Private voting is a right, it should not require sight.
National Federation of the Blind of Missouri Calls for Equal Voting Rights for the Blind
Kansas City, Missouri (May 1, 2023): The National Federation of the Blind of Missouri is a nonpartisan organization committed to promoting the welfare and rights of the blind and visually impaired, as well as the sighted individuals who support our cause. We are a diverse group, including conservatives, liberals, democrats, republicans, and independents. We are united around many goals, one of which is ensuring the right to vote privately and independently for blind people.
In recent elections, blind voters have faced difficulties in accessing ballot marking devices, which are essential to enable us to vote privately and independently. These devices allow blind people to hear the ballot choices and reflect their choices on a paper ballot by using a keypad with buttons to make their selections. These devices do not count votes but simply mark paper ballots that are then counted by the units that tally votes according to the selections made by each county. Unfortunately, the availability of ballot marking devices has been inconsistent, which is in violation of two federal laws.
The National Federation of the Blind of Missouri and other concerned organizations of the blind have filed complaints with the Department of Justice, urging the federal Attorney General to address this issue. In response, the Department sent election monitors to verify our concerns, but they were turned away with the argument that no one can interfere with Missouri’s election process. The clear implication asserted and reported was that the federal government was trying to do just that. This refusal to observe and address our concerns has left us as victims in a battle framed around state's rights when the real issue is our right to vote with the same secret ballot that others take for granted.
As an organization, we strive to help everyone without regard to their political affiliation. The diversity of our membership, being a cross-section of Missourians, demands it; so too do the laws that grant us limited tax exemptions.
“The right of blind people to vote privately and independently should not be compromised or overlooked in anyone's messaging in their pursuit of higher office,” said Melissa Kane, Chair of the NFB of Missouri’s Accessible voting Committee. “Blind citizens, like all Americans, have a personal stake in the issues that confront our country and the world. It is vital that our right to vote is not overshadowed by philosophical or ideological wars in which we have no part but end up being the victims.”
We call upon every candidate to embrace our right to vote privately and independently based on two simple principles: Voting is a fundamental right and a sacred obligation in our country and because they may well be the beneficiary of our votes. The National Federation of the Blind of Missouri will continue to advocate for the voting rights of the blind and visually impaired, ensuring that our voices are heard in the democratic process.
Shelia Wright, President
National Federation of the Blind of Missouri
In the Kansas City, Missouri, election authority, during the August 2019 election, David Hutchins was told that there was no accessible machine at his normal precinct and was encouraged to go to the Whole Person, an independent living center. There he was able to vote, but the distance he was required to travel was significantly different from the place to which he and his neighbors are assigned.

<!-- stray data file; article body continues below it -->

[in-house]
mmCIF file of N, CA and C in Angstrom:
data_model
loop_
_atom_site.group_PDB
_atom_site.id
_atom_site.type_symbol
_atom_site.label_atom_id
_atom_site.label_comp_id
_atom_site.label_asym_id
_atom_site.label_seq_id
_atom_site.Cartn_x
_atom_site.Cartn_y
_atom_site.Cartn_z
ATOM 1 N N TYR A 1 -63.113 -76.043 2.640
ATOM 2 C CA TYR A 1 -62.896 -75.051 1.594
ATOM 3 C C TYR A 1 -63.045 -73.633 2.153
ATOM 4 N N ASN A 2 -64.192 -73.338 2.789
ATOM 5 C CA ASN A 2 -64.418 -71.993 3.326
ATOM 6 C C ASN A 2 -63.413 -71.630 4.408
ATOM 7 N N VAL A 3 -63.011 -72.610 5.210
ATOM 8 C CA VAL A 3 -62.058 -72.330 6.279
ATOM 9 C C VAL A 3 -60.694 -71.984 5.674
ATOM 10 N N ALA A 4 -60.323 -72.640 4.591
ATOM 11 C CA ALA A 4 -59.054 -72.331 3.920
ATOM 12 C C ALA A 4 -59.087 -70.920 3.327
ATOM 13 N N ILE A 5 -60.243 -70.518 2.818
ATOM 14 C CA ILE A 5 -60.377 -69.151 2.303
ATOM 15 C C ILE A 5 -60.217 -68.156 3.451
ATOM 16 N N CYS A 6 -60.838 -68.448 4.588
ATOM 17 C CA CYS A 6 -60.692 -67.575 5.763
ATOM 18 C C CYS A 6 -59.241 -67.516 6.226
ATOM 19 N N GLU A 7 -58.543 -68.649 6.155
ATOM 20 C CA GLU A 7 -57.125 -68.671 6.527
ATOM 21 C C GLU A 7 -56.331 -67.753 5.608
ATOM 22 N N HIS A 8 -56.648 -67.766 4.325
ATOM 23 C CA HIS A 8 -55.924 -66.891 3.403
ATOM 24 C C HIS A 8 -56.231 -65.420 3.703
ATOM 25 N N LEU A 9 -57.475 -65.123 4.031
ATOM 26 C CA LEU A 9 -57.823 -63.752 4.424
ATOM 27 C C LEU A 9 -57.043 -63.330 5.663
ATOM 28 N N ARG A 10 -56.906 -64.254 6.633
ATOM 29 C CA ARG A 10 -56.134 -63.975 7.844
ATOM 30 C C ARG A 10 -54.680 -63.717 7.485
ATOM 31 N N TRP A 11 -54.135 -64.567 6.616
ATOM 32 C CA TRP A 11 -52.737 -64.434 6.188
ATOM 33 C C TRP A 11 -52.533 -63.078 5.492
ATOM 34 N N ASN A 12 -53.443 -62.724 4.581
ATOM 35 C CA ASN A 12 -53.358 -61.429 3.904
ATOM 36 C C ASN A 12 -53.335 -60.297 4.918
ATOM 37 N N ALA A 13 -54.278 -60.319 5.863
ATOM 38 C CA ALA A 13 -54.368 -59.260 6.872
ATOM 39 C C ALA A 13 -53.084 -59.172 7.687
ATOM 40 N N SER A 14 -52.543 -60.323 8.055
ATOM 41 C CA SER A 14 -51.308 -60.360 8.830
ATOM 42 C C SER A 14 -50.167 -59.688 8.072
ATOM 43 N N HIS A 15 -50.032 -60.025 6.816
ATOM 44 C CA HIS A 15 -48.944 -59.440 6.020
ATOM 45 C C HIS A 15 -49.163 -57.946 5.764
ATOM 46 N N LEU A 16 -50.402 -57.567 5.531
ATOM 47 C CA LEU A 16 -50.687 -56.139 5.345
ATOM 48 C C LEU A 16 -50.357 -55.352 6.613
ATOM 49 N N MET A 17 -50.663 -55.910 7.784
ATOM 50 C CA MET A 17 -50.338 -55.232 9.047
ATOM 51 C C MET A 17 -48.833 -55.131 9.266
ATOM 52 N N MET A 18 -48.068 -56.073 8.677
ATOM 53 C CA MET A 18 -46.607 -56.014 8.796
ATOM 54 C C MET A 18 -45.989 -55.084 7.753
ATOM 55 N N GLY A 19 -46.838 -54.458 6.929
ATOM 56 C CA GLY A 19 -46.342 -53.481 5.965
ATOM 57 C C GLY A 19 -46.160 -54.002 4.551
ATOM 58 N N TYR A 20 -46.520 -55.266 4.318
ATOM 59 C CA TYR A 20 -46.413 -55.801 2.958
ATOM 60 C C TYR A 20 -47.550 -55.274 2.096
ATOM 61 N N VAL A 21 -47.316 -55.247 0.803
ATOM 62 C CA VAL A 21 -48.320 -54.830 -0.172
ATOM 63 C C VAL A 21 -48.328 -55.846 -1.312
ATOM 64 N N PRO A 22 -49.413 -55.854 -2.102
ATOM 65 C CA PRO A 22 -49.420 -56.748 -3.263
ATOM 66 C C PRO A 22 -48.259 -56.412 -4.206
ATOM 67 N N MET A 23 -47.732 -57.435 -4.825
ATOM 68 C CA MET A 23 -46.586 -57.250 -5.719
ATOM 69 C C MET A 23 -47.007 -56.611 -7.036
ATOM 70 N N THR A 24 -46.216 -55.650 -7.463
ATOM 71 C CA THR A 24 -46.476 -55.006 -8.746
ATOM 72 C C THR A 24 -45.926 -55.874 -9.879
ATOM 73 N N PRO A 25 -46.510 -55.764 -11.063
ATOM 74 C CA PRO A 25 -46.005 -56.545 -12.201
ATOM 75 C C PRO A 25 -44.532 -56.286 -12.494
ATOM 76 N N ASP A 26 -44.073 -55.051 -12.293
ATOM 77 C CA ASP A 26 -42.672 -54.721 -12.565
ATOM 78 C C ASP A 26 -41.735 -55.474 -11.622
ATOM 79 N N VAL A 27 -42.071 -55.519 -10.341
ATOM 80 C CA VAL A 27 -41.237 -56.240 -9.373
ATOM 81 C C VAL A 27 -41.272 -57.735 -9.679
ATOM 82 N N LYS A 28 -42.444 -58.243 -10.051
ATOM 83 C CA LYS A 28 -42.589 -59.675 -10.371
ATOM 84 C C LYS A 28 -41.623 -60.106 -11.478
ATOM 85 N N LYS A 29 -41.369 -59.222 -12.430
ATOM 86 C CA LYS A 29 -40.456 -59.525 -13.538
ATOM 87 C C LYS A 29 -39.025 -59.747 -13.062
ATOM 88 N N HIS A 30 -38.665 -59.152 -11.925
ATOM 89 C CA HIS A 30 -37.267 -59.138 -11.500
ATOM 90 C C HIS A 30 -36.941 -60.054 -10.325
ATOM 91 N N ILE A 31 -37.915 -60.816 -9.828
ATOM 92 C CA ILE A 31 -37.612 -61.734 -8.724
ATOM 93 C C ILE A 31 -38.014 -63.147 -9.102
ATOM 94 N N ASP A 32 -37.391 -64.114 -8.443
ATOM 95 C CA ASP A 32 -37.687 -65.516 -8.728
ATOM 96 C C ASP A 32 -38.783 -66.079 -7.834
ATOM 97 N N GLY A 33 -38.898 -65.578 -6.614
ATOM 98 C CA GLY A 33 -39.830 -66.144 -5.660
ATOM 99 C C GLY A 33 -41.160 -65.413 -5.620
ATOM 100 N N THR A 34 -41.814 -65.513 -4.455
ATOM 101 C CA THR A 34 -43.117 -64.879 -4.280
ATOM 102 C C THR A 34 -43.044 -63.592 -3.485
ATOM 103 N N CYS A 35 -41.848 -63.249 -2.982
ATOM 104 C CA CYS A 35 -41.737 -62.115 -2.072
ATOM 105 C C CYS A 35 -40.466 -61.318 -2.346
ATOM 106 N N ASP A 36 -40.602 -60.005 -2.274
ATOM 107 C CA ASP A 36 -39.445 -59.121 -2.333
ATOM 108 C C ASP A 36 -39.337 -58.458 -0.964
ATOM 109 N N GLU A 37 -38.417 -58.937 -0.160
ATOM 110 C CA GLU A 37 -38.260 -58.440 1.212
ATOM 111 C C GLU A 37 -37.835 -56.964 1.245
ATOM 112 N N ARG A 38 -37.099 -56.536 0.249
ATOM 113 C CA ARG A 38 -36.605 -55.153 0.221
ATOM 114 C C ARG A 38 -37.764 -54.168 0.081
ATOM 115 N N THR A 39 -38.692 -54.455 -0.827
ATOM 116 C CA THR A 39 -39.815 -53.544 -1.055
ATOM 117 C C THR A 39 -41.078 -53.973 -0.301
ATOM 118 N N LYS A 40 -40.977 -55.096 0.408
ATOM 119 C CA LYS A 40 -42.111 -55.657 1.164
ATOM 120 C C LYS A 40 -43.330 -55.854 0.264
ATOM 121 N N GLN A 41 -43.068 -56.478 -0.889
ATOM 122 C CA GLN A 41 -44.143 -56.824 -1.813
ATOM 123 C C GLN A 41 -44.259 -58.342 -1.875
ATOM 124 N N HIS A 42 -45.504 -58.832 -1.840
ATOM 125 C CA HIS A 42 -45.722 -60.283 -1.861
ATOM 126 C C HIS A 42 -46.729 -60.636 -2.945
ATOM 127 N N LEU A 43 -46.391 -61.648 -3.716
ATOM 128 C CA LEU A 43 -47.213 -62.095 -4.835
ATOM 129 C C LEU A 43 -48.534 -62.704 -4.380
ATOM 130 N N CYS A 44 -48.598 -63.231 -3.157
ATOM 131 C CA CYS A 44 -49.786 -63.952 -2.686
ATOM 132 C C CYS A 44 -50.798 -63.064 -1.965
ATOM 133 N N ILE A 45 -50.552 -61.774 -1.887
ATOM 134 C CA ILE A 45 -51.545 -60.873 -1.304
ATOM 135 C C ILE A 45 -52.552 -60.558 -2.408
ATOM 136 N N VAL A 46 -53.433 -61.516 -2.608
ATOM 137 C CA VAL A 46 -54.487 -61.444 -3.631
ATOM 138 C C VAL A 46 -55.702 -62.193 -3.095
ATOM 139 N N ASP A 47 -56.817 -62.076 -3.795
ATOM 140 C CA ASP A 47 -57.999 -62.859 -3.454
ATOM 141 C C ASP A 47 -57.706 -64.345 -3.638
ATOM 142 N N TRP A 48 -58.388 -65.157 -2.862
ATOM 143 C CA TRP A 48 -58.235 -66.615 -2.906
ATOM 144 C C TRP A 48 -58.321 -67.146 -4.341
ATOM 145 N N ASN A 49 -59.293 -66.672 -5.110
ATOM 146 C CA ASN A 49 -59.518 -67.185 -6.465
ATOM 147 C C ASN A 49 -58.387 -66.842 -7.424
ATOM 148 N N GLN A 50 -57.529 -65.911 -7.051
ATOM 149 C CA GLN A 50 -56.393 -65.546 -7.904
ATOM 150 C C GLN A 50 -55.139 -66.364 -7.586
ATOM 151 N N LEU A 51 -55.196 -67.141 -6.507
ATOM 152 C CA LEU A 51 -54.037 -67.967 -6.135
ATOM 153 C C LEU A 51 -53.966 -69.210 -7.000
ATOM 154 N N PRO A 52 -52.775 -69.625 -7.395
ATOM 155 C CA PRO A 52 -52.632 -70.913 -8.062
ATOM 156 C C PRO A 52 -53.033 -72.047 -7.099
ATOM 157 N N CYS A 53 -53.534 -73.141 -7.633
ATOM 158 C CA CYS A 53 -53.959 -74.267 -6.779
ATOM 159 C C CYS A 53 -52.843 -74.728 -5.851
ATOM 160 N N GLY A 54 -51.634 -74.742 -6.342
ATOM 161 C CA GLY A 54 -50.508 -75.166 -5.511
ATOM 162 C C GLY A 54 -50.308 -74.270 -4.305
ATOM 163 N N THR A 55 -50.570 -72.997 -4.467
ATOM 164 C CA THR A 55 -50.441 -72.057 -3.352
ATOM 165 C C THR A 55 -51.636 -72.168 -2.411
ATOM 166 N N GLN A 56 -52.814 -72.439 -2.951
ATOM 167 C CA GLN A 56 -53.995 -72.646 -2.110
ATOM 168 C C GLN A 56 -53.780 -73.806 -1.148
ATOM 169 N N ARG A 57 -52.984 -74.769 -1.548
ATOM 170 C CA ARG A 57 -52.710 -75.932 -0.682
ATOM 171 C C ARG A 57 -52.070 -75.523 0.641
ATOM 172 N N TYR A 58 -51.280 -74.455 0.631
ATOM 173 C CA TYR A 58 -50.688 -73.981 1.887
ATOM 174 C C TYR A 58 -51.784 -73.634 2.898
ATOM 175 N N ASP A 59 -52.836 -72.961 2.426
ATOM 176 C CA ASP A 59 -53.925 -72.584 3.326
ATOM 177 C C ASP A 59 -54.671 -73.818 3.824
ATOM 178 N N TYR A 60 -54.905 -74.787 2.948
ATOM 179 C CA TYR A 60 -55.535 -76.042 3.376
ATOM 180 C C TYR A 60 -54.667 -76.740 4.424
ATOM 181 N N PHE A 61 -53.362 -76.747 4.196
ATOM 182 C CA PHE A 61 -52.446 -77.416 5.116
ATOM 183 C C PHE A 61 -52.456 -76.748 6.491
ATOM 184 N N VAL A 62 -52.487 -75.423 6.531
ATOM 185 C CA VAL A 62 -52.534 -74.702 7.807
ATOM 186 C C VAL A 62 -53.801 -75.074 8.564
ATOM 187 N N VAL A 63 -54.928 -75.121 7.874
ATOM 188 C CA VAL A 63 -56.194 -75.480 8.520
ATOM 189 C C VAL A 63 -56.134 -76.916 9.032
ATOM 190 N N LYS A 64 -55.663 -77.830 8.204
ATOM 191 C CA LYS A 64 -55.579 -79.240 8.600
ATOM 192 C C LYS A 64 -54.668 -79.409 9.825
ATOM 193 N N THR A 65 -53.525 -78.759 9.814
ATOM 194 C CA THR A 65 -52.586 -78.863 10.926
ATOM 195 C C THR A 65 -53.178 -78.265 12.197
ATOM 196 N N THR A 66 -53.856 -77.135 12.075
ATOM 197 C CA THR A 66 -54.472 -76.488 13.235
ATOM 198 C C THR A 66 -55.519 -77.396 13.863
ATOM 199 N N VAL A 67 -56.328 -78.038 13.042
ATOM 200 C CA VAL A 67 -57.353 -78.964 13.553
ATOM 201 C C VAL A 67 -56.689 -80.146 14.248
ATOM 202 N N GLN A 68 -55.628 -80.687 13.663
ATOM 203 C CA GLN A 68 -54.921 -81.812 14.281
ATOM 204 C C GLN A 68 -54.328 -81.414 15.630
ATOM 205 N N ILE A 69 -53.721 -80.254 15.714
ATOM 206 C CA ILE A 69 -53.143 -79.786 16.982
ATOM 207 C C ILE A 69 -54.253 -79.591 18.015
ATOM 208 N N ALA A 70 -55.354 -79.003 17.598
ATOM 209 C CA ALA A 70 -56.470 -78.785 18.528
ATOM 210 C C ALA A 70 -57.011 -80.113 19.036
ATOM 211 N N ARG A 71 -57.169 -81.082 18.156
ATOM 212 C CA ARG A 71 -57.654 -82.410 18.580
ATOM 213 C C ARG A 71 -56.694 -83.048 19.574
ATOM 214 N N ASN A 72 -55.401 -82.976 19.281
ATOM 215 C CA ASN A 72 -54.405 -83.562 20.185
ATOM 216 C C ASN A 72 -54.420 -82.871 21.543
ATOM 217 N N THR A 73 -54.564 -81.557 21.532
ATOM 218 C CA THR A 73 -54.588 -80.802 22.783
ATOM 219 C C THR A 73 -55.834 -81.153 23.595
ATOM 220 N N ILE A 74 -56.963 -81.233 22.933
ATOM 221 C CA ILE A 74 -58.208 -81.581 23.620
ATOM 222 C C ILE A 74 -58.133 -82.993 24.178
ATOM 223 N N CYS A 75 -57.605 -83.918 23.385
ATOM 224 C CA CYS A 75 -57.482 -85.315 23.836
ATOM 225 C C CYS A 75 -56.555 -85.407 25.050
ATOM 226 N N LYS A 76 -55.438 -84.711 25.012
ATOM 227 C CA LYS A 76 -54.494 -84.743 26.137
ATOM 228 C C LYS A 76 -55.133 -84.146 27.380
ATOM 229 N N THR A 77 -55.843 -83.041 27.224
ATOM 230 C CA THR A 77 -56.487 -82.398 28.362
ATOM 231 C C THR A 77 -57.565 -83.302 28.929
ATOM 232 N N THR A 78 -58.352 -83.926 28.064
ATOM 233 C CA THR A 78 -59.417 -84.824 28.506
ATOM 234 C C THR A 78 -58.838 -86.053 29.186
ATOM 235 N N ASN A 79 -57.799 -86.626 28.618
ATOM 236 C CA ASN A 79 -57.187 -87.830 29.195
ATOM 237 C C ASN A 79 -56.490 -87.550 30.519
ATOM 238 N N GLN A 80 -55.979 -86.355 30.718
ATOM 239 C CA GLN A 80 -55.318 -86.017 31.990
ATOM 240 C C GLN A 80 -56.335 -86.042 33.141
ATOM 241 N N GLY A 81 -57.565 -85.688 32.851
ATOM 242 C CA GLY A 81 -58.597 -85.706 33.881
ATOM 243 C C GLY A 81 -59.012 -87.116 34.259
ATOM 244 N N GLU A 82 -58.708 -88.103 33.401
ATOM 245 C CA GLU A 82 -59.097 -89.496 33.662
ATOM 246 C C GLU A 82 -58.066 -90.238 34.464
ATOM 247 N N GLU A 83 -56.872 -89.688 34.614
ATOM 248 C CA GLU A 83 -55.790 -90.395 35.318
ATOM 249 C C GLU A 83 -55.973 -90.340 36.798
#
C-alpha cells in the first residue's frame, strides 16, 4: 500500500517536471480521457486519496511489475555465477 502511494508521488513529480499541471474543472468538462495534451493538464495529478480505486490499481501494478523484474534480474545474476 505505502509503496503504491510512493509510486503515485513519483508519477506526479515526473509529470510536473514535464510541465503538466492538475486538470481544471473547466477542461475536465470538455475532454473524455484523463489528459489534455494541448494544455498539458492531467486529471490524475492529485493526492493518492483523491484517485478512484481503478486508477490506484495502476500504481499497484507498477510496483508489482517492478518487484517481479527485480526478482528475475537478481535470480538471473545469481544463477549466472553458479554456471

In Springfield, Green County Missouri, during the November 2018 election, Gary Horchem voted absentee, but there was no option other than a paper ballot to do this. He therefore needed sighted help and could not vote privately and independently.
I reside in Washington, Missouri, in the Franklin County. The first time an accessible voting machine was onsite that I was informed of was in the 2016 presidential election. The machine was not hooked up. After they got it up and running, I had no problem using it. But, when I was done, no one knew what to do with the small slip of paper the machine printed. I doubt my vote was even counted.
In 2018 I did not use the machine because of the experience I had in 2016. In 2020 I again wanted to use the machine. It was not connected again. I waited for a while, but the person did not seem to be making any progress, so I gave up and had them help me mark the ballot.
A couple of weeks after the election I called my county clerk. He told me they were told by the Secretary of State’s office the machine only had to be on site and not actually connected. Then he asks me if I used it in the last election, and I said no. He said that was why the machine was not connected.
Dacia Cole of Columbia, MO, in Boone County, had problems during the November 2018 election because the audio would not work on the machine at the polling place to which she was assigned. Voting could occur only by her going to the office of the Boone County clerk, and there she was able to use a machine to cast her vote privately and independently.
In the April 2021 election in Camden County, an eighteen-year-old blind woman named Ms. Boucher, who wished to vote for the first time, went to her polling place. Equipment was not setup, and she was told that her mother, who is sighted, should help her. This Ms. Bourcher did under protest.
Below are my experiences voting in St. Louis County Missouri: